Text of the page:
Application: working room, living room from 10°C without heating source, down to -5°C with heating source

Case Rating 2: Straw, PE Rain-Cover

It's completely dark, with apprx. 10-15cm thickness as I tested there is no sunlight reaching the inside of the yurt anymore.
Thermal Insulation of Cold
With 10-15cm open straw filled in jute blankets very good insulation is achieved, e.g. 1°C drop per hour when outside is 10-15°C colder than inside. So heating with stove til 22:00 up to 22-24°C still let's you have 12°C in the morning, at 0°C outside temperature.
Thermal Insulation of Heat
So far the insulation of heat is alike, but no summer season has been yet tested with this setup - so expect an update on this aspect in April/Mai 2007.

Summary: Straw filled jute blankets are an very cost-effective approach - thermal insulation is good, humidity absorbtion seems good as well - expect update within the next month on this as well.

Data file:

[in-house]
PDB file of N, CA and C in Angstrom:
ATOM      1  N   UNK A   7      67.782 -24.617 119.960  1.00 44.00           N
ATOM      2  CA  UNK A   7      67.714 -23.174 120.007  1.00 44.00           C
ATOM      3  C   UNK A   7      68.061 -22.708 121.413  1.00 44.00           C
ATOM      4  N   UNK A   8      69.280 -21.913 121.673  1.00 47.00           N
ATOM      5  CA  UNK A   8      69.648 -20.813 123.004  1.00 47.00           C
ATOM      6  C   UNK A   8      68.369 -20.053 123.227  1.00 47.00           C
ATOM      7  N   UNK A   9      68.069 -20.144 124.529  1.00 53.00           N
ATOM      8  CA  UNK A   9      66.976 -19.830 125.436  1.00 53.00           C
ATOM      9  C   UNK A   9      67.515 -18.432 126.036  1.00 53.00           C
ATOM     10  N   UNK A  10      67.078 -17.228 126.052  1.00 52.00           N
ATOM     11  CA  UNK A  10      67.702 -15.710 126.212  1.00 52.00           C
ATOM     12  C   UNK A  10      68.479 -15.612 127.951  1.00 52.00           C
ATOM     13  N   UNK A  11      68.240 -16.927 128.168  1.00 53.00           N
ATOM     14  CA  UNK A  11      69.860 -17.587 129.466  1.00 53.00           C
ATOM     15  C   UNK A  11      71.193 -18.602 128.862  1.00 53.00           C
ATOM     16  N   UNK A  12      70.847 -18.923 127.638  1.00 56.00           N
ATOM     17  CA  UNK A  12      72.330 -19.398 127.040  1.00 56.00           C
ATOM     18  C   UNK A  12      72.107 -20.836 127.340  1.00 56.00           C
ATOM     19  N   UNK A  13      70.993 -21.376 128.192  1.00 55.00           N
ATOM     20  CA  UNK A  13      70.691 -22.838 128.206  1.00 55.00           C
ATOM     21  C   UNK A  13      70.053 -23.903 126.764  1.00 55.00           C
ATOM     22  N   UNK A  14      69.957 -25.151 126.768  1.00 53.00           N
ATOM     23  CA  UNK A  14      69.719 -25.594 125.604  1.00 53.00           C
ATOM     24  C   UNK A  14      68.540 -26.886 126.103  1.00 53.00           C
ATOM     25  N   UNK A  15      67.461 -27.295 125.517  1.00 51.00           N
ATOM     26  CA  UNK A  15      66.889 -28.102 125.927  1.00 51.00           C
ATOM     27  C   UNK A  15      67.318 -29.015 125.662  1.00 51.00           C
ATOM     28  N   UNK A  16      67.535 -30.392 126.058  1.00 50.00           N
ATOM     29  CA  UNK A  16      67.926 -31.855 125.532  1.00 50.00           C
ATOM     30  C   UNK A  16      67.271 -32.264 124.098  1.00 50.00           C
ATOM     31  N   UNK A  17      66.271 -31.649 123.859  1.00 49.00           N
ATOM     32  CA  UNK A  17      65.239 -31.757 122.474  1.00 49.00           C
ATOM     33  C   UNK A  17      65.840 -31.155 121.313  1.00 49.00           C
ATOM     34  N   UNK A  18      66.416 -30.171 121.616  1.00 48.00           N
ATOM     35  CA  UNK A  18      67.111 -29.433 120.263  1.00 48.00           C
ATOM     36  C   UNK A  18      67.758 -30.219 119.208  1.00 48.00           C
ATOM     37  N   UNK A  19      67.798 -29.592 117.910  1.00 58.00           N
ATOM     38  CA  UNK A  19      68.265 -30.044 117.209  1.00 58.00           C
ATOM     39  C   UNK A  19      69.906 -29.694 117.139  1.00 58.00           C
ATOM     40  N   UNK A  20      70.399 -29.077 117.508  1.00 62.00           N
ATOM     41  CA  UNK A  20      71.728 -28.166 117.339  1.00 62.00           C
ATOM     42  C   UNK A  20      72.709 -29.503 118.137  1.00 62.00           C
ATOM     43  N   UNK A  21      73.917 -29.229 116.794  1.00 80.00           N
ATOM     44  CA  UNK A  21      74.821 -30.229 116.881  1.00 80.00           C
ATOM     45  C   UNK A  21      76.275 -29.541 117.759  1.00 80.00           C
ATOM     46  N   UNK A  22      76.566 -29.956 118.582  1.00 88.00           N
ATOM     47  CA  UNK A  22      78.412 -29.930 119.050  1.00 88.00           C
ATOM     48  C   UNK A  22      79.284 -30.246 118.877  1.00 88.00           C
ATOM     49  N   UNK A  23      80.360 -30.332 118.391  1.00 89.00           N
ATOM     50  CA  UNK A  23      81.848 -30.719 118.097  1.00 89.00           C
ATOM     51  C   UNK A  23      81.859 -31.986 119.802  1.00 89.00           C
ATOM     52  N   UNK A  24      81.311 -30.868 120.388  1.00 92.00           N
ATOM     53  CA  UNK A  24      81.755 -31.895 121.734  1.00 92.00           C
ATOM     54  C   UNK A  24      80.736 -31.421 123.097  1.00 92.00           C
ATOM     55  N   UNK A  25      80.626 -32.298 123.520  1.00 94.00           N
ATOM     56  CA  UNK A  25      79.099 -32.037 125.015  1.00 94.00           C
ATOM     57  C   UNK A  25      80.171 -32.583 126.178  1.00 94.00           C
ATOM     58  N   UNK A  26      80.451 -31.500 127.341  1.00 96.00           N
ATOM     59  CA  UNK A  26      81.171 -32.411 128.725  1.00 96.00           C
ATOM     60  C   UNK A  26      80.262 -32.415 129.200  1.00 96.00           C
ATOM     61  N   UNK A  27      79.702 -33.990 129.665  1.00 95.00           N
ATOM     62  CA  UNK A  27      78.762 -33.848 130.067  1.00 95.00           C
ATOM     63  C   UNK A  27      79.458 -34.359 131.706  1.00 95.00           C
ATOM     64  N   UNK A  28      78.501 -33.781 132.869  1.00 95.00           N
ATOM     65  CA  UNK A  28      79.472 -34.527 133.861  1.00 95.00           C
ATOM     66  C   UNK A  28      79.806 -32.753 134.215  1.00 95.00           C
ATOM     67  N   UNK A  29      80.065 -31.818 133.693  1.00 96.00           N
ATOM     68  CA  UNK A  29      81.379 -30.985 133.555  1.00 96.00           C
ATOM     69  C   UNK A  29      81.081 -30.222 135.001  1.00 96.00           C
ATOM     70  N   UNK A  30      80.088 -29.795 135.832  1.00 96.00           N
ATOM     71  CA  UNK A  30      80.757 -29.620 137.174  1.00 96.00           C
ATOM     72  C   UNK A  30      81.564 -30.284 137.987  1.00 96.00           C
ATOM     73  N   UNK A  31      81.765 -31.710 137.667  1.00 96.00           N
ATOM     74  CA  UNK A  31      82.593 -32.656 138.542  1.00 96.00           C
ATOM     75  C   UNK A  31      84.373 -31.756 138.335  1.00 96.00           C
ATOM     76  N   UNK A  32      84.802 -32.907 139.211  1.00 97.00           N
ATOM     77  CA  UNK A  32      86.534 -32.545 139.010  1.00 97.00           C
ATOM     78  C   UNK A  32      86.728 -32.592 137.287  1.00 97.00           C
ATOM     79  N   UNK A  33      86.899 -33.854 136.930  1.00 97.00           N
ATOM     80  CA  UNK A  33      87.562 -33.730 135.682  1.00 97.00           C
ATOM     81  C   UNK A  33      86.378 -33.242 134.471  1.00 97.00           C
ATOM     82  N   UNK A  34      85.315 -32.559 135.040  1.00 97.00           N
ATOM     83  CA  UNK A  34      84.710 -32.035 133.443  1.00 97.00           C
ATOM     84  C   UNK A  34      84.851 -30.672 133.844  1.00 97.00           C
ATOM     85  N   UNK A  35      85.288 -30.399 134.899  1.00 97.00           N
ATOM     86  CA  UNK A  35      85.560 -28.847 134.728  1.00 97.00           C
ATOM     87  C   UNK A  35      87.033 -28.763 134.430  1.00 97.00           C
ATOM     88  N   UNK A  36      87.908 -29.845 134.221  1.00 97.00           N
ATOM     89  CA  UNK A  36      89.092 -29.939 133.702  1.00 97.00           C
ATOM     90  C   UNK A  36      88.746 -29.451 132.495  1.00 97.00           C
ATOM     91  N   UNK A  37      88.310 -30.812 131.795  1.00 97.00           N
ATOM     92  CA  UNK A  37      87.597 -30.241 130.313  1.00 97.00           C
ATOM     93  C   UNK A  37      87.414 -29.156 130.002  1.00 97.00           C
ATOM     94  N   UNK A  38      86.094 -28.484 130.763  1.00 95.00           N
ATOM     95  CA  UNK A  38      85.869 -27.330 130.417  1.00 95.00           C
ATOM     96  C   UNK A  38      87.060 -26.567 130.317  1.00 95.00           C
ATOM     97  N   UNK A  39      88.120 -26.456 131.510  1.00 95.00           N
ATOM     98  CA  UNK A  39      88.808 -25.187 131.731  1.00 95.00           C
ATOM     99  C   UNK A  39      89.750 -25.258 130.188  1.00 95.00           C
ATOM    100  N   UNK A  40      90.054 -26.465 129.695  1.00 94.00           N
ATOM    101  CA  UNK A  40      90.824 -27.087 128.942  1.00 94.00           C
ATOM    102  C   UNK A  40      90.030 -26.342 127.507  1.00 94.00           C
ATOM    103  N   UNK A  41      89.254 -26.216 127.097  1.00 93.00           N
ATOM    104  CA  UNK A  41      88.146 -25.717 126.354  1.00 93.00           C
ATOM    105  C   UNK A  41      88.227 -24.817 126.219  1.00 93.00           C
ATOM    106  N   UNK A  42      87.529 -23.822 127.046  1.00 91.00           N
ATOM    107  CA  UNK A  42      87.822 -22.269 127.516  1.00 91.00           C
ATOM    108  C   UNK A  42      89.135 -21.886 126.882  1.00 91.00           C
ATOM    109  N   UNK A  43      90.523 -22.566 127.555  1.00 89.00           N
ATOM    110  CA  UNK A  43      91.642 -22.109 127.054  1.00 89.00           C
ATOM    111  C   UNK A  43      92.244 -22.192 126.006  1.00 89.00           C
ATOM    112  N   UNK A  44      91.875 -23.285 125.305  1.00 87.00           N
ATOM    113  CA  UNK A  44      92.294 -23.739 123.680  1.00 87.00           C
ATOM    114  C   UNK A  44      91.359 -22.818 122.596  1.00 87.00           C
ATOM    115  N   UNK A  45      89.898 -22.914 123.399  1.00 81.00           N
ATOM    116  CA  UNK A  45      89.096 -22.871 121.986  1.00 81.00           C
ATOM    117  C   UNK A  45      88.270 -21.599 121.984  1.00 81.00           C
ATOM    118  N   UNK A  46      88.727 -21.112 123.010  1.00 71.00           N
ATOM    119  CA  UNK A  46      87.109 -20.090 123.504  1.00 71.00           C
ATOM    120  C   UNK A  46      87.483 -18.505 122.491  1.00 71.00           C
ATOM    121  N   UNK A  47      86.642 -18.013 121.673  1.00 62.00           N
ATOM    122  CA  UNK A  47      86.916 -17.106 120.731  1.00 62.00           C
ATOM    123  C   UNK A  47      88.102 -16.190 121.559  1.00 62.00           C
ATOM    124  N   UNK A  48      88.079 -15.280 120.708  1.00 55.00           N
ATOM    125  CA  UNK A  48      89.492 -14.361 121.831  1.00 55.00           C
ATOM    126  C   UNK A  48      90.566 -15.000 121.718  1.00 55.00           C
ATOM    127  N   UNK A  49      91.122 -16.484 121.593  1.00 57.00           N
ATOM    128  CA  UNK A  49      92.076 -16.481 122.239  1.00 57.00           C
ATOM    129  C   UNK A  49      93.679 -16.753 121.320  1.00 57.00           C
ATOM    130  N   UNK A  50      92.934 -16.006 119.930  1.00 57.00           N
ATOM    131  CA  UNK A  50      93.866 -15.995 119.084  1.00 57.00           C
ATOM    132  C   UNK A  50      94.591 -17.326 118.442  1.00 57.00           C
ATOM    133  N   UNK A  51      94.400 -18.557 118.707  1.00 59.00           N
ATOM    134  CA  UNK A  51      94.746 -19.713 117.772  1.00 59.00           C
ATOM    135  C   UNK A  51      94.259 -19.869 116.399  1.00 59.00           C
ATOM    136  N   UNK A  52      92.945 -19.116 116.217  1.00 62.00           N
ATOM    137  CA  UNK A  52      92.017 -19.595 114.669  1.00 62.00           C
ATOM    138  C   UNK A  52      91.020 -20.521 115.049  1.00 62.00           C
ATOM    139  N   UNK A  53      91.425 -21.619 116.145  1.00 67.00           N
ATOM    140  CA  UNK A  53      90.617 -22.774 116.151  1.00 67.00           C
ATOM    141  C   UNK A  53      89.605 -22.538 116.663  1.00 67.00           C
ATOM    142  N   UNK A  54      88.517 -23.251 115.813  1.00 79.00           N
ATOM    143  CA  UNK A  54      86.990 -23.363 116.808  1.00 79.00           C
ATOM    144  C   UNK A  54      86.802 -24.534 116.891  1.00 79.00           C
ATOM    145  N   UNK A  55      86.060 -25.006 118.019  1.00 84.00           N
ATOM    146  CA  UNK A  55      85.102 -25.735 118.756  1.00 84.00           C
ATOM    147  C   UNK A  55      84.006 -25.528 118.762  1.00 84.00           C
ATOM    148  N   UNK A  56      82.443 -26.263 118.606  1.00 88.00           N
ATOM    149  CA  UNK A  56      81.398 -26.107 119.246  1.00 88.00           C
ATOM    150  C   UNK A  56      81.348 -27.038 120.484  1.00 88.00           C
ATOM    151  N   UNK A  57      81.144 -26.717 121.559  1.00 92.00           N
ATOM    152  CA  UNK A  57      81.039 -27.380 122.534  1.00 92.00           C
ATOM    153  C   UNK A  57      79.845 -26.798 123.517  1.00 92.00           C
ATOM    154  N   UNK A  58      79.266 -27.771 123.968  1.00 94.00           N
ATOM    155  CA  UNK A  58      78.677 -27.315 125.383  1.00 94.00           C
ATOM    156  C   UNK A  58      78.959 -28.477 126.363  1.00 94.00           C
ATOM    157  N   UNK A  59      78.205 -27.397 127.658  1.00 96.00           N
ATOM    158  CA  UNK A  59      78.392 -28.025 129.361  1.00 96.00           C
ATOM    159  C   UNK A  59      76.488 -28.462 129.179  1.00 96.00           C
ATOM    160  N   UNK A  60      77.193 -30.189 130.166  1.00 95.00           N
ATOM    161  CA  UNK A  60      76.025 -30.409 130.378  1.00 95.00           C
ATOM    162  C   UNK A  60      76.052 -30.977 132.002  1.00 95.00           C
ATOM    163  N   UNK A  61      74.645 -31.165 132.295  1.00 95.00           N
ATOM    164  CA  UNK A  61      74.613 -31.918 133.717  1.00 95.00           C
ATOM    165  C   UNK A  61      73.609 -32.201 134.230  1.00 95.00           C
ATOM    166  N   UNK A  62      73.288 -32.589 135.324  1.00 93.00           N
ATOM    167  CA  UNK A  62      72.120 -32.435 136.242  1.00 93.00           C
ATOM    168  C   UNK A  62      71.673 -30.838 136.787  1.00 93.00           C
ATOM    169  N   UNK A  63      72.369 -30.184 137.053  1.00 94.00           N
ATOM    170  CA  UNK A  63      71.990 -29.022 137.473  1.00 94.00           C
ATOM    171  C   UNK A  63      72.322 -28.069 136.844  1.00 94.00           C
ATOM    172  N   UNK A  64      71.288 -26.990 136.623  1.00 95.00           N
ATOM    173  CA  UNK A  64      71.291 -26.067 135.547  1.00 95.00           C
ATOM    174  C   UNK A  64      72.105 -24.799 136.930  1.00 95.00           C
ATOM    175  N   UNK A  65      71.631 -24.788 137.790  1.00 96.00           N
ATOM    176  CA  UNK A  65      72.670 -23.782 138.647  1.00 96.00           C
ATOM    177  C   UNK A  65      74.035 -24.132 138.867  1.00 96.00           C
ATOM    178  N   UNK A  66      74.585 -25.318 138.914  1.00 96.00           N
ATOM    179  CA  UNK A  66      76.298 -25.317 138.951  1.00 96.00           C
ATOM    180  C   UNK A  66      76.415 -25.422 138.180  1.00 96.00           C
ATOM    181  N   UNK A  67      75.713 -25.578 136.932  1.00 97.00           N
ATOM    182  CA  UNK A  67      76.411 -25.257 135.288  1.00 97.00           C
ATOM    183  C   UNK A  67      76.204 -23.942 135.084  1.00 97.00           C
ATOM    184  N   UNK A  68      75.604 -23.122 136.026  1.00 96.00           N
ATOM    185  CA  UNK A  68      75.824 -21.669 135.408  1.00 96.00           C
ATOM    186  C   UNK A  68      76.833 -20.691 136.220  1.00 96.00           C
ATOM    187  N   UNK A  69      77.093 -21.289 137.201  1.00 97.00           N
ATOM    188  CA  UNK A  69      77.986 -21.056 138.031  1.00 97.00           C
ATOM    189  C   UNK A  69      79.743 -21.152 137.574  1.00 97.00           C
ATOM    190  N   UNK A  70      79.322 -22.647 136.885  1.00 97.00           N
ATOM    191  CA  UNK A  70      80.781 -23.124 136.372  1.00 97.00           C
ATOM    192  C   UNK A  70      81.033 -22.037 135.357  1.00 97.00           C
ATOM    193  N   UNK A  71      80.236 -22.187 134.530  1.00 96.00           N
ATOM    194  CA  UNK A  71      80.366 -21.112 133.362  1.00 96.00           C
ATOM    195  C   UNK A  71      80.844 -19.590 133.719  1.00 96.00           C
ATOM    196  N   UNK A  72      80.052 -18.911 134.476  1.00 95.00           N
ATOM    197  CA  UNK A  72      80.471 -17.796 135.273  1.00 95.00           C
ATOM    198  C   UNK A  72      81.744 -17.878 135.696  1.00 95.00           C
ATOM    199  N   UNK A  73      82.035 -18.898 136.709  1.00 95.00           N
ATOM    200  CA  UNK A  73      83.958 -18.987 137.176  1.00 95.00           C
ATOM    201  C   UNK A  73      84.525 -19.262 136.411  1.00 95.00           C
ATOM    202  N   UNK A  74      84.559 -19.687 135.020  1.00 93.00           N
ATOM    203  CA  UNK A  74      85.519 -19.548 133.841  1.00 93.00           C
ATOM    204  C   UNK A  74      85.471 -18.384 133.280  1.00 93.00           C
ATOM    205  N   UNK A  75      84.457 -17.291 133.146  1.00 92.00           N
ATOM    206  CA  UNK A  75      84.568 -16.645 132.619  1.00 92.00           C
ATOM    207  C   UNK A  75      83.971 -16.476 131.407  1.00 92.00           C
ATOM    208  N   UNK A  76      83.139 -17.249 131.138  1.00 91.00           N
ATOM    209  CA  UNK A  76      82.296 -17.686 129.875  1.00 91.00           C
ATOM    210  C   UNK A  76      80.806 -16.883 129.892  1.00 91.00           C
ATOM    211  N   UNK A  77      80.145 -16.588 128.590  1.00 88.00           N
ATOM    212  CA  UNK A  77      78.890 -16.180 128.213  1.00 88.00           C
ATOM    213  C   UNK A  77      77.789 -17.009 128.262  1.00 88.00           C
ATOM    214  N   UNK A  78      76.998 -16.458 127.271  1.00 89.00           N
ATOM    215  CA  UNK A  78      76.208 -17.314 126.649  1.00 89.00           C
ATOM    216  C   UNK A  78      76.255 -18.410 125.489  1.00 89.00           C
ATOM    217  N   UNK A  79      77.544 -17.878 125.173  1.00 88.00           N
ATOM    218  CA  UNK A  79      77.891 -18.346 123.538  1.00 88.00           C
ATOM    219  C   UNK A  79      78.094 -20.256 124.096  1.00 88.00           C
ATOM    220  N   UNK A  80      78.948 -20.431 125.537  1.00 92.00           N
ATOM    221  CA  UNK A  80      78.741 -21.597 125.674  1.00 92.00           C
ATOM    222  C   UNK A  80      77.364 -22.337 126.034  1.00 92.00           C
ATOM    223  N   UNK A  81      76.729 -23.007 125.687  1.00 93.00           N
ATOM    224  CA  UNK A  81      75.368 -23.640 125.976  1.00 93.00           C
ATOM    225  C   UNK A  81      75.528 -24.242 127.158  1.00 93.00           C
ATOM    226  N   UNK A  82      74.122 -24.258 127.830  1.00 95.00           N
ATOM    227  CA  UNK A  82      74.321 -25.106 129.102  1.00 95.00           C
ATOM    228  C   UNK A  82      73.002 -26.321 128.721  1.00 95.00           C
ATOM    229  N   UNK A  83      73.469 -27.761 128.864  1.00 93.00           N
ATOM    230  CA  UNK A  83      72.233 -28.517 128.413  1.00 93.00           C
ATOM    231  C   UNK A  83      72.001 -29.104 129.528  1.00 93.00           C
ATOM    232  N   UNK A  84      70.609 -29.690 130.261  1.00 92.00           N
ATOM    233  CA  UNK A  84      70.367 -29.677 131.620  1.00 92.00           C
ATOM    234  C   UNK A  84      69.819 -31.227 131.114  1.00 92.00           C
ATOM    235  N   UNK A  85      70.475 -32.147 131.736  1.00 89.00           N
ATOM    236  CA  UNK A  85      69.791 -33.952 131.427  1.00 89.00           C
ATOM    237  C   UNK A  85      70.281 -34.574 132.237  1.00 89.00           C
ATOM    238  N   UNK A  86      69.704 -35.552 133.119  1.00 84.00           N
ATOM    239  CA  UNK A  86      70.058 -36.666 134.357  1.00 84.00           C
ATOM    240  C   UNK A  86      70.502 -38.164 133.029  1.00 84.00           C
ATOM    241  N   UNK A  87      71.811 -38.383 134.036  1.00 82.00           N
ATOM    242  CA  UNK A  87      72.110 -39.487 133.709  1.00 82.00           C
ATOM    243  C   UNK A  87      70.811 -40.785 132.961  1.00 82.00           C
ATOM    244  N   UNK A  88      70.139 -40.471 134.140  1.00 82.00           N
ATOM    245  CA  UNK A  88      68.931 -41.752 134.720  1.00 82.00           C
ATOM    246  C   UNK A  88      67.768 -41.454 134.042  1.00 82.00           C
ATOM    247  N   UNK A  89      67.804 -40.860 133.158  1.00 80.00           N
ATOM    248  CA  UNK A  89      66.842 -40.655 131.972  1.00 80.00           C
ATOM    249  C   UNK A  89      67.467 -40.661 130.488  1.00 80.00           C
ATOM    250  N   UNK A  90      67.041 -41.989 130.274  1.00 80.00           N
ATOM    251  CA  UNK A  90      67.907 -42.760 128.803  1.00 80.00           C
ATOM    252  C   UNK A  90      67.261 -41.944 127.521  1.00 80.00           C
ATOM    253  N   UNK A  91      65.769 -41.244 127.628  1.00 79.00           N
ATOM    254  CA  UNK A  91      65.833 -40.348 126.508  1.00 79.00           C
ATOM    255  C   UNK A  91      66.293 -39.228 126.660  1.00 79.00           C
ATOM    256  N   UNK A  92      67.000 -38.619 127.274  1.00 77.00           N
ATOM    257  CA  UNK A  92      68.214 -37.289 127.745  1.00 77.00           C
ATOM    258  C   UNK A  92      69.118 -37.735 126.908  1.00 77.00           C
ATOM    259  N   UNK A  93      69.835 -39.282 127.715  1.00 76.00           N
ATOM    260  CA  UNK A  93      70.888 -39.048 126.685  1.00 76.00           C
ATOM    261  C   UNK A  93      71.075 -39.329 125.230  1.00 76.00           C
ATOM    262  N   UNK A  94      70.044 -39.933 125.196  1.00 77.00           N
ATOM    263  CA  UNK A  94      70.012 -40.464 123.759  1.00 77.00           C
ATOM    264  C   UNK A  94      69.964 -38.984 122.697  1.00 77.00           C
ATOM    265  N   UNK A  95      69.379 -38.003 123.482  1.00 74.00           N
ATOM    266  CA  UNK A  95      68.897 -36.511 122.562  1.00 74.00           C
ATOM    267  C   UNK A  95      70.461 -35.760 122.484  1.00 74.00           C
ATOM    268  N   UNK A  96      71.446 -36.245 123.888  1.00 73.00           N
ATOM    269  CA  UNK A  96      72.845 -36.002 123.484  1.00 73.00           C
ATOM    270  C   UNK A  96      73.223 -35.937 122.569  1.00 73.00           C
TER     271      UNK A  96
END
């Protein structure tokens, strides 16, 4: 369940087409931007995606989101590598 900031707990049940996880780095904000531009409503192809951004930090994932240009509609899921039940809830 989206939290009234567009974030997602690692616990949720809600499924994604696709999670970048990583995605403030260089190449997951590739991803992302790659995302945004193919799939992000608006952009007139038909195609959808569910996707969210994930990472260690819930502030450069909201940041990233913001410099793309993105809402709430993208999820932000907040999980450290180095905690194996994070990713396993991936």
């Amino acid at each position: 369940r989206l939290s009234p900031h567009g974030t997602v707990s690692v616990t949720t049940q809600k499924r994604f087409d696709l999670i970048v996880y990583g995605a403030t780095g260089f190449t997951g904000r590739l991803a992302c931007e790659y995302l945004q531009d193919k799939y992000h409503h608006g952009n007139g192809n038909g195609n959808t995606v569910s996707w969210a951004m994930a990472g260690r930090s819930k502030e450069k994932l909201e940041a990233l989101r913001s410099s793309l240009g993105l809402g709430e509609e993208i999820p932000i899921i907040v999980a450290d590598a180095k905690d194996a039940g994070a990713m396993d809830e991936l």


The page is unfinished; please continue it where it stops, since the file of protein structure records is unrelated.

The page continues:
Application: living room, working room for winter seasons.

Case Rating 3: Hemp Boards, Cotton/Polyester Rain-Cover

It's completely dark, with apprx. 4cm thickness there is no sunlight reaching the inside of the yurt.
Thermal Insulation of Cold
With 4cm hemp boards they insulate moderately to good, not as much as expected. Faster temperature drop after no heat source is available. More details follow.
Thermal Insulation of Heat ???
Unknown, expect update

Summary: too early to tell, but expect update soon

Application: dito

Case Rating 4: Open Wool, Cotton/Polyester Rain-Cover

It's completely dark, with apprx. 10-25cm thickness there is no sunlight reaching the inside of the yurt.
Thermal Insulation of Cold
With 10-25cm thickness of open wool quilted in jute blankets
Thermal Insulation of Heat ???
Unknown, expect update

Summary: too early to tell, but expect update soon

Application: dito